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Vacation 2005

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We strive for Organic farming at its finest. We are USDA Certified!

Methodology

We begin with seedlings grown under grow lights in our greenhouse. The greenhouse allows us an earlier start on the season as we seek out organic seeds and heirloom varieties.

We plant our summer veggies on a field with plastic rows that keep down weed pressure, warms the spring soil and allows for drip irrigation.

We can respond to drought using water from our own well.

We have our own bees for pollination of vegetables and berries and hope to sell our own honey in the future. We build our soil's fertility each season by using a combination of crop rotation, cover crops, trap crops, mulching and composting.  Examples of cover crops include buckwheat, oats and clover during summer, and rye with hairy vetch during Fall and Spring.  The rye and buckwheat are "allelopathic", which means that they crowd out and kill weeds.  Our bees love the buckwheat, as do other beneficial insects like praying mantis', "writing" spiders, and ladybugs.  The clover is a legume that fixes nitrogen from the air into the soil using microbes on its root nodules.

We do not use any man-made synthetic fertilizers like 10-10-10.  This is because studies have shown that these fertilizers kill beneficial microbes including mycobacteria, algae, and yeast organisms that live in the soil.  When organic farming principles are used, the soil fertility increases in part because of the very rich, dynamic and diverse variety of microbes that live in the soil.

We use fully decomposed horse bedding compost that we buy in truckload quantities from Victory Haven thoroughbred horse farm.  We fill the beds in our greenhouse with this rich bedding which is high in organic nitrogen.  Tomatoes and greens grow especially well in this compost.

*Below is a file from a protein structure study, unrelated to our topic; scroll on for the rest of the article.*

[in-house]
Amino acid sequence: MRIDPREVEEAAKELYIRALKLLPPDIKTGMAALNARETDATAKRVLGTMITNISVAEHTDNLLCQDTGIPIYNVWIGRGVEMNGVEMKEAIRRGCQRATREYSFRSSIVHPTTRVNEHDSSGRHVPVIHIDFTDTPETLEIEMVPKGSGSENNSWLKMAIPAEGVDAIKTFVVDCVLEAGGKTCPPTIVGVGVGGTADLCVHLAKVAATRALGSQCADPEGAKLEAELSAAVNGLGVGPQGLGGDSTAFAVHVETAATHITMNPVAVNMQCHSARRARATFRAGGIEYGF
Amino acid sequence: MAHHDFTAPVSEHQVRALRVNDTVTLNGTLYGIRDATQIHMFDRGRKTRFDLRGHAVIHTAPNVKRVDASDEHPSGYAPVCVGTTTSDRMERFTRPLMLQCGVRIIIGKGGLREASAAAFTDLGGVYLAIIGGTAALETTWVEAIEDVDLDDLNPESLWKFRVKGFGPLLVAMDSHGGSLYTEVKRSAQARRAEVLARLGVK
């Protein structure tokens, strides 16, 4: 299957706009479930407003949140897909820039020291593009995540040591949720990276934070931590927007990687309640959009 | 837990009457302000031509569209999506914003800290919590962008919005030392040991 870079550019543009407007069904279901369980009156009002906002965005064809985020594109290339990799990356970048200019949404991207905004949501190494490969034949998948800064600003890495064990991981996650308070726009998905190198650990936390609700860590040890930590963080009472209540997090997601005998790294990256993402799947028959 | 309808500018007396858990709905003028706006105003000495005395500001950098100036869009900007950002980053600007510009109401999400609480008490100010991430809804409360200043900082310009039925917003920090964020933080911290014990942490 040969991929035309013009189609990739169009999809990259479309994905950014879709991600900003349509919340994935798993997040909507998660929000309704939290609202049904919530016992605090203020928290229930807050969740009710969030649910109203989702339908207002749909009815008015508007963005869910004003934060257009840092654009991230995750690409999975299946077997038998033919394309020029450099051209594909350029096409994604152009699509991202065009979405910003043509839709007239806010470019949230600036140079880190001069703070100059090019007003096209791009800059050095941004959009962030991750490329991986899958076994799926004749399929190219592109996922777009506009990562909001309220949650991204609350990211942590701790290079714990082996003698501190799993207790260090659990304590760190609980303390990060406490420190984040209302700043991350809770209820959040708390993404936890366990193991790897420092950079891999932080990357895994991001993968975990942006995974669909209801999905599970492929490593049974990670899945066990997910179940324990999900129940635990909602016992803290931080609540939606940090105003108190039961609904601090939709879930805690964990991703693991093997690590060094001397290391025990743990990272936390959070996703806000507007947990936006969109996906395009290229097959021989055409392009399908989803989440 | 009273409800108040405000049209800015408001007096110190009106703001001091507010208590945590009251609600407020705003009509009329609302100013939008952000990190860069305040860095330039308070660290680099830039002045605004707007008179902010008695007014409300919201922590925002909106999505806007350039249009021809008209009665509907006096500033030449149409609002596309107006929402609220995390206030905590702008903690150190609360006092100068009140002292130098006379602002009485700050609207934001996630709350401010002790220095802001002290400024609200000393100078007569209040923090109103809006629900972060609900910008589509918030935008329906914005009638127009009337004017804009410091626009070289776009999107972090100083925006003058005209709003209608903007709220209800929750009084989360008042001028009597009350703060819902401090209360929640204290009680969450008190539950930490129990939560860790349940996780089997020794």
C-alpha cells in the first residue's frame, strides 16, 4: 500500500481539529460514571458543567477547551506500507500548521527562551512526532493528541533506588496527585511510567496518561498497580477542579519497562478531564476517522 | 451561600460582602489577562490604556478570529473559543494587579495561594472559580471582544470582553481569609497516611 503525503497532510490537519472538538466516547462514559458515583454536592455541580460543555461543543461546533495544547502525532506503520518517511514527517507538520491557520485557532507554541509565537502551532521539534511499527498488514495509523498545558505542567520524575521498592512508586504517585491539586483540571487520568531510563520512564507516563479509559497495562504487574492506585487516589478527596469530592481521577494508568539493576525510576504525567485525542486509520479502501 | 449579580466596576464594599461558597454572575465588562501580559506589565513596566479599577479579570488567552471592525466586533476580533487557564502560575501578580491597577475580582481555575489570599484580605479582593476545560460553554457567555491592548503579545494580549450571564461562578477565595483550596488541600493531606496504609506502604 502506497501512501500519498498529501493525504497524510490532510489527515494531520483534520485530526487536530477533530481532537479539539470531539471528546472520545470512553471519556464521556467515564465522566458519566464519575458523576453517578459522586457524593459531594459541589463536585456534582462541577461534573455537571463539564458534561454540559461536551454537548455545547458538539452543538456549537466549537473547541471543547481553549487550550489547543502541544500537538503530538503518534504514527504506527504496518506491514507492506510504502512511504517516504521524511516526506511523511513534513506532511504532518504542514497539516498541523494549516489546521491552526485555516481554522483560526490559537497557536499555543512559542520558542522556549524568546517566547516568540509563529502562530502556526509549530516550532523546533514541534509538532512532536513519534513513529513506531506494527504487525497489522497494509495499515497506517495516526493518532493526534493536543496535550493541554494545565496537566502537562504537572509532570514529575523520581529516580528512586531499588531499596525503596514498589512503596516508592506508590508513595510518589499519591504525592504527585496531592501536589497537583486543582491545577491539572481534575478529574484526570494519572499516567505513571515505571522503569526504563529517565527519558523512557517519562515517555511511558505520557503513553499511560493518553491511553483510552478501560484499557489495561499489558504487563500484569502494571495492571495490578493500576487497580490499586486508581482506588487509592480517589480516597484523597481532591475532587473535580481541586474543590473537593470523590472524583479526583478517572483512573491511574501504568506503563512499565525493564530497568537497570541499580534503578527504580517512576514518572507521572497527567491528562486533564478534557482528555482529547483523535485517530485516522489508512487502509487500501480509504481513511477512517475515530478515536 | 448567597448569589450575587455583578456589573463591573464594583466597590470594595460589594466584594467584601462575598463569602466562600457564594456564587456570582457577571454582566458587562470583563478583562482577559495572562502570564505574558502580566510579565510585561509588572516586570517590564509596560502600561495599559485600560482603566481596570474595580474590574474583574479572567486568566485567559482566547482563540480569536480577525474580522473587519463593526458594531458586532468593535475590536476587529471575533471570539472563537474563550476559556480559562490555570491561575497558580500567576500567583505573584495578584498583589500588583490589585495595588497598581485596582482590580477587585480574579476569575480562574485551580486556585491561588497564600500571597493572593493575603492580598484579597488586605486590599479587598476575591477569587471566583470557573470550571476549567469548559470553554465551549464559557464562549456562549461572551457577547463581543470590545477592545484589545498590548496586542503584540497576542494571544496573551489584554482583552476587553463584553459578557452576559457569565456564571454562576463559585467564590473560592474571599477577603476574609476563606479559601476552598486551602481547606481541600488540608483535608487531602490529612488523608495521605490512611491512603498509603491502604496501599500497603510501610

We mulch our raspberry and blackberry plantings with fresh horse bedding from mid October through December.  We comply with OMRI(Organic Materials Research Institute) requirements of no fresh animal waste application within 120 days of harvest for crops that touch the ground and within 90 days for crops that are above the ground.  In addition, because we use black plastic, most of our crops do not touch the ground. 

These cultural practices are used as a first line of defense against insect pests.  Because we grow high quality organic produce, we do control insect pest populations that would otherwise injure our crops.  We use OMRI approved pest sprays that allow for harvesting on the same day as it is applied, although we always give plenty of time before harvesting.  For example, we use "Pyganic" which is natural pyrethrin, a broad-spectrum pesticide that is extracted from marigolds and chrysanthemums.  We also use "Safer" insecticidal soap and our own capsaicin hot pepper and garlic sprays.  We use OMRI approved "Neem" oil against Mexican bean beetles.  We use pulverized lime on cabbages and broccoli to control cabbage looper caterpillars.  We use fabric bedding covers on cucurbits to deter cucumber beetles.

Examples of "trap crops" include buckwheat and blue Hubbard squash.  The squash is planted near our zucchini, summer squash and cucumbers to draw away and trap cucumber beetles.

We obtain the latest up-to-date information on organic farming practices through our close association with both UK and KSU professors.  For example, we toured the UK field farm in 2008 and attended Professor Mark William's presentations at both the 2009 Fruit and Vegetable Grower's meeting in Lexington and the Southern Sustainable Agriculture Work Group in Chattanooga.  We attend the "Third Thursday Thing" at the KSU Field Farm in Frankfort and listen to talks from Professor Michael Bomberg.  Dave Spalding from UK has been very helpful in teaching us how to use drip irrigantion and black plastic mulch and how to grow vegetables in Kentucky.

Our Produce

We grow a wide selection of produce including fruits and vegetables such as:

Spring Produce: Lettuce, spinach, strawberries, kale spring onions, garlic and snap peas.

Early Summer: Blueberries, blackberries, beans, okra, summer squash, zucchini, culinary herbs and cut flowers.

Late Summer: Raspberries (red & champagne), heirloom tomatoes & peppers, sweet corn, pumpkins, sweet & yellow potatoes, cabbage, ornamental gourds, melons, acorn & butternut squash & more.